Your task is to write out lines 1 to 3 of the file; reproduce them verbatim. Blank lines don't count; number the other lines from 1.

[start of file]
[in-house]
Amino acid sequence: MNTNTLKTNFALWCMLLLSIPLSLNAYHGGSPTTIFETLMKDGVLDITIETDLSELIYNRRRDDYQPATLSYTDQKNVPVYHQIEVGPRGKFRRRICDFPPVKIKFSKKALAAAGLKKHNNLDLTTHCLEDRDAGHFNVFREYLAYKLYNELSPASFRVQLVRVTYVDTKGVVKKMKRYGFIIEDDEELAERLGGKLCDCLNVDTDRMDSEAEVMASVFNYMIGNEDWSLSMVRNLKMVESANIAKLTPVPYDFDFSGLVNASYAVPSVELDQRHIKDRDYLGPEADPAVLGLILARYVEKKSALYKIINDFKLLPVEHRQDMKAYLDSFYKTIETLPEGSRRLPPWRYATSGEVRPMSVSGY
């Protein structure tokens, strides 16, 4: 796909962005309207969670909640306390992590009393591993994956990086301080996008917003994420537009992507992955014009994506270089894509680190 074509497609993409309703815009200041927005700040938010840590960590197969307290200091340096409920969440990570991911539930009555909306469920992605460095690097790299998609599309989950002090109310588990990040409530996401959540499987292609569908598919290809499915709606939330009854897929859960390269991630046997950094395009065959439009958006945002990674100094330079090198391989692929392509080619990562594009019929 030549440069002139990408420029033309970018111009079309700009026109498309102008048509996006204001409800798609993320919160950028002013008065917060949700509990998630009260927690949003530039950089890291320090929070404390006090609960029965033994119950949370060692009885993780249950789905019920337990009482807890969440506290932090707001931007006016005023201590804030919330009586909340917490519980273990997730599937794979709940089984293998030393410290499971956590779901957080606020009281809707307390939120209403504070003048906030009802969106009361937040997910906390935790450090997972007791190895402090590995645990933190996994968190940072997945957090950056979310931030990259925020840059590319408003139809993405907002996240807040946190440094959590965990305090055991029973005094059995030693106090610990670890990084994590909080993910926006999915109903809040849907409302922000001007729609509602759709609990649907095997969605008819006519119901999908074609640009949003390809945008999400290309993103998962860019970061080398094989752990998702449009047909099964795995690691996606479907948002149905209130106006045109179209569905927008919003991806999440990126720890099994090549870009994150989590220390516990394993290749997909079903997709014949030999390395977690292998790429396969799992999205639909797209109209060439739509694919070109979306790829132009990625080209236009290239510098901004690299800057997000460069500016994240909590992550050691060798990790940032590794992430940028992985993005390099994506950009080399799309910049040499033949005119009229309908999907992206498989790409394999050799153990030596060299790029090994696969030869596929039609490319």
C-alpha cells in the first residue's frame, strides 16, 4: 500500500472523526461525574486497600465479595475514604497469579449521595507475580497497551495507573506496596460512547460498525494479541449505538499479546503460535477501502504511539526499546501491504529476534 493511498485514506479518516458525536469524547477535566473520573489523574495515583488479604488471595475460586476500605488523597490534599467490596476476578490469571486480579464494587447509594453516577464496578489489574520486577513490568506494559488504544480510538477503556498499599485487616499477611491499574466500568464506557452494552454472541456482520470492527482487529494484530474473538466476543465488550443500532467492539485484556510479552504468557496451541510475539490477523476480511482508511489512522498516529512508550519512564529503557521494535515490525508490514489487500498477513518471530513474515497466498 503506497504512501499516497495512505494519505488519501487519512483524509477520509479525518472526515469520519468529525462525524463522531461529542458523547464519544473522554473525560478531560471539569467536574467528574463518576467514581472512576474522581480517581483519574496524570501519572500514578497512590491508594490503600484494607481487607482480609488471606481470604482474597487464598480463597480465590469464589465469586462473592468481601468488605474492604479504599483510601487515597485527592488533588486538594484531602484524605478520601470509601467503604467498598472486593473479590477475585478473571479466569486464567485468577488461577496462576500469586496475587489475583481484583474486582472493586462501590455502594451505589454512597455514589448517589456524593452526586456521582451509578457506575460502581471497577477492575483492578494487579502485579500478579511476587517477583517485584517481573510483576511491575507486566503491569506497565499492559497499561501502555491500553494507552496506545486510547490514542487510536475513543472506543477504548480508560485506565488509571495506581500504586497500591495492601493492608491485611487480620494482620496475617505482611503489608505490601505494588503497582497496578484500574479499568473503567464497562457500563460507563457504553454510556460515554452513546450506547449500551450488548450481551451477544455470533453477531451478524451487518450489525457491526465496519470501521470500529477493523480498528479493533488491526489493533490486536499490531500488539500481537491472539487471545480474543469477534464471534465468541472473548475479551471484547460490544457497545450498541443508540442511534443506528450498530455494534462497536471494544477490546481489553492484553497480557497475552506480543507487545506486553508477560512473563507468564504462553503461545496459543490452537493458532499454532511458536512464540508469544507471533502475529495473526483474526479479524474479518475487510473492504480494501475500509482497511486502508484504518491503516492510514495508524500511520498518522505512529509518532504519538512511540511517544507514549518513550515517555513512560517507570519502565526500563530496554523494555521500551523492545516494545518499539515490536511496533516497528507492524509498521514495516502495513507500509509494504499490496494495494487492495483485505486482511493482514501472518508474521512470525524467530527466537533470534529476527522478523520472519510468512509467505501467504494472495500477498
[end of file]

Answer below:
[in-house]
Amino acid sequence: MNTNTLKTNFALWCMLLLSIPLSLNAYHGGSPTTIFETLMKDGVLDITIETDLSELIYNRRRDDYQPATLSYTDQKNVPVYHQIEVGPRGKFRRRICDFPPVKIKFSKKALAAAGLKKHNNLDLTTHCLEDRDAGHFNVFREYLAYKLYNELSPASFRVQLVRVTYVDTKGVVKKMKRYGFIIEDDEELAERLGGKLCDCLNVDTDRMDSEAEVMASVFNYMIGNEDWSLSMVRNLKMVESANIAKLTPVPYDFDFSGLVNASYAVPSVELDQRHIKDRDYLGPEADPAVLGLILARYVEKKSALYKIINDFKLLPVEHRQDMKAYLDSFYKTIETLPEGSRRLPPWRYATSGEVRPMSVSGY
């Protein structure tokens, strides 16, 4: 796909962005309207969670909640306390992590009393591993994956990086301080996008917003994420537009992507992955014009994506270089894509680190 074509497609993409309703815009200041927005700040938010840590960590197969307290200091340096409920969440990570991911539930009555909306469920992605460095690097790299998609599309989950002090109310588990990040409530996401959540499987292609569908598919290809499915709606939330009854897929859960390269991630046997950094395009065959439009958006945002990674100094330079090198391989692929392509080619990562594009019929 030549440069002139990408420029033309970018111009079309700009026109498309102008048509996006204001409800798609993320919160950028002013008065917060949700509990998630009260927690949003530039950089890291320090929070404390006090609960029965033994119950949370060692009885993780249950789905019920337990009482807890969440506290932090707001931007006016005023201590804030919330009586909340917490519980273990997730599937794979709940089984293998030393410290499971956590779901957080606020009281809707307390939120209403504070003048906030009802969106009361937040997910906390935790450090997972007791190895402090590995645990933190996994968190940072997945957090950056979310931030990259925020840059590319408003139809993405907002996240807040946190440094959590965990305090055991029973005094059995030693106090610990670890990084994590909080993910926006999915109903809040849907409302922000001007729609509602759709609990649907095997969605008819006519119901999908074609640009949003390809945008999400290309993103998962860019970061080398094989752990998702449009047909099964795995690691996606479907948002149905209130106006045109179209569905927008919003991806999440990126720890099994090549870009994150989590220390516990394993290749997909079903997709014949030999390395977690292998790429396969799992999205639909797209109209060439739509694919070109979306790829132009990625080209236009290239510098901004690299800057997000460069500016994240909590992550050691060798990790940032590794992430940028992985993005390099994506950009080399799309910049040499033949005119009229309908999907992206498989790409394999050799153990030596060299790029090994696969030869596929039609490319």